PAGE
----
Master of Science Dávid Juhász will on September 24 at 12.15 publically defend his thesis for the PhD degree in Science.

Title of the thesis:

**«Nonlinear optics»**

**Popular scientific abstract:**

Nonlinear light-matter interactions have been drawing attention of physicists since the 1960's. Quantum mechanics played a significant role in their description and helped to derive important formulas showing the dependence on the intensity of the electromagnetic field. High intensity light is able to generate second and third harmonics which translates to generation of electromagnetic field with multiples of the original frequency. In comparison with the linear behaviour of light, the nonlinear interactions are smaller in scale. This makes perturbation methods well suited for obtaining solutions to equations in nonlinear optics. In particular, the method of multiple scales is deployed in paper 3, where it is used to solve nonlinear dispersive wave equations. The key difference in our multiple scale solution is the linearity of the amplitude equation and a complex valued frequency of the mode. Despite the potential ill-posedness of the amplitude equation, the multiple scale solution remained a valid approximation of the solution to the original model. The results showed great potential of this method and its promising wider applications. Other methods use pseudo-spectral methods which require an orthogonal set of eigenfunctions (modes) used to create a substitute for the usual Fourier transform. This mode transform is only useful if it succeeds to represent target functions well. Papers 1 and 2 deal with investigating such modes called resonant and leaky modes and their ability to construct a mode transform. The modes in the first paper are the eigenvalues for a quantum mechanical system where an external radiation field is used to excite an electron trapped in an electrical potential. The findings show that the resonant mode expansion converges inside the potential independently of its depth. Equivalently, leaky modes are obtained in paper 2 which are in close relation to resonant modes. Here, the modes emerge from a system where a channel is introduced with transparent boundaries for simulation of one-directional optical beam propagation. Artificial index material is introduced outside the channel which gives rise to leaky modes associated with such artificial structure. The study is showing that leaky modes are well suited for function representation and thus solving the nonlinear version of this problem. In addition, the transparent boundary method turns out to be useful for spectral propagators such as the unidirectional pulse propagation equation in contrast to a perfectly matched layer.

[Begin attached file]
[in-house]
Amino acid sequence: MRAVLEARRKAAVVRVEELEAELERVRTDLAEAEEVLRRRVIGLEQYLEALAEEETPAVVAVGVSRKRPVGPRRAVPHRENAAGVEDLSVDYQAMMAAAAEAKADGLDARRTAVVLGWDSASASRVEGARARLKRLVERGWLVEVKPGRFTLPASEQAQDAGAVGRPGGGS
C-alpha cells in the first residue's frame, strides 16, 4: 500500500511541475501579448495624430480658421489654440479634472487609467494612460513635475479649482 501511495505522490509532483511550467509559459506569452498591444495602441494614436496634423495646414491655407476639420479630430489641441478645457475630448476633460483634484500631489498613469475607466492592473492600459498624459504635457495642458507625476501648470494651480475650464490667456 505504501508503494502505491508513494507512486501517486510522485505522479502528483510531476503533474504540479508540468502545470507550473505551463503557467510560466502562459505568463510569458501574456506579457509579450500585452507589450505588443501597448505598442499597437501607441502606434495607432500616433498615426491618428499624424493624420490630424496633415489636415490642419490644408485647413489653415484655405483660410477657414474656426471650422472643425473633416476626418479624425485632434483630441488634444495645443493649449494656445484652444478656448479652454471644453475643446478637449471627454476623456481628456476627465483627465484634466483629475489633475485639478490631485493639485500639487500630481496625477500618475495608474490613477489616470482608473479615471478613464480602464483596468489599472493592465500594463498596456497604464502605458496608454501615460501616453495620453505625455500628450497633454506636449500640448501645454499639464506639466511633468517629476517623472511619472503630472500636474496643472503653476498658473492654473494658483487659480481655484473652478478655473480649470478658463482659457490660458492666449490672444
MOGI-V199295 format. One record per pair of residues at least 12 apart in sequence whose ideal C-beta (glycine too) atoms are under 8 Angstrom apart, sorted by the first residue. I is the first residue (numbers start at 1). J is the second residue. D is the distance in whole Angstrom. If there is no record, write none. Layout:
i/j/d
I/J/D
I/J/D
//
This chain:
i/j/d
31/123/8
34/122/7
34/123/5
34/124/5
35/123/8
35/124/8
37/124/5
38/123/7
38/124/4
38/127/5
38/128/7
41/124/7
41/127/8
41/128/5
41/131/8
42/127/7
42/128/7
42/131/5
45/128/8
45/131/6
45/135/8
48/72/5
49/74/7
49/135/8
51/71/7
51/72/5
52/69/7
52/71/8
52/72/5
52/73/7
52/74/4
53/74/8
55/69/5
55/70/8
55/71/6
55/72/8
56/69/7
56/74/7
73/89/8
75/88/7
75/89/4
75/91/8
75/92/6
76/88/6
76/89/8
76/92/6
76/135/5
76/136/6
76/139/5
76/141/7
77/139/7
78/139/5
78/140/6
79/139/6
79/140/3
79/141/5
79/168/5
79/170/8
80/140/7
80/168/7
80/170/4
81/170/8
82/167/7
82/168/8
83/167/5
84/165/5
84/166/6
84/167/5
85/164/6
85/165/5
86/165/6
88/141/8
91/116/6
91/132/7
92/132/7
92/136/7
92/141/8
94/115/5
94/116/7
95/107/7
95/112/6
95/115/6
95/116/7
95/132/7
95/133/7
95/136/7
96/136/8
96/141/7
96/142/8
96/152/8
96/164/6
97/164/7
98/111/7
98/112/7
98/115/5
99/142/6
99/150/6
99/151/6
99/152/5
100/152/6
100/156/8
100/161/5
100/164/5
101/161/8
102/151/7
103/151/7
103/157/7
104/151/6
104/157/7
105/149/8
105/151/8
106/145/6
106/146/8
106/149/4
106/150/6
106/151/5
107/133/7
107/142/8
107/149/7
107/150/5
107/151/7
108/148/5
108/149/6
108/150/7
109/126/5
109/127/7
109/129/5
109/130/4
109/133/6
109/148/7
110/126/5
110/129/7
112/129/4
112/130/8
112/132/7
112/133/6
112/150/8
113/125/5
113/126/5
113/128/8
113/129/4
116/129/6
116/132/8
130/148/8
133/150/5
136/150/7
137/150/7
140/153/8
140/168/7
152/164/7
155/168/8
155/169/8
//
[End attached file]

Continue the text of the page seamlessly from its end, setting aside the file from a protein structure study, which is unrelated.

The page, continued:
The thesis is published and available in Munin.

**Supervisors**:

- Professor Per Jakobsen, Department of Mathematics and Statistics, UiT (main supervisor)
- Professor Tor Flå, Department of Mathematics and Statistics, UiT

**Evaluation Committee**:

- Professor Mads Petter Sørensen, Technical University of Denmark, Denmark (1. opponent)
- Professor John Andreas Wyller, NMBU, Norway (2. opponent)
- Professor Martin Rypdal, Department of Mathematics and Statistics, UiT (internal member and leader of the committee)

**Leader of the public defence and opposition ex auditorio:**

The leader of the public defence is Professor Anders Schomacker, Department of Geosciences. If you have any questions for the candidate during the public defence, please send an e-mail to anders.schomacker@uit.no. He will announce your questions during the defence.

**Trial lecture:**

Dávid Juhász will hold his trial lecture for the PhD degree in Science on September 24 at 10.15 in the same auditorium. His given topic is:

**«Metamaterials – what are they? And where are they headed?»**

**Streaming:**

The trial lecture and the public defence will be streamed from this link.

**Audience:**

*UiT follows the national **guidelines regarding infection control**. A maximum of 31 people are allowed in the auditorium during the defence, as long as everybody keeps a distance of 1 meter at all times*.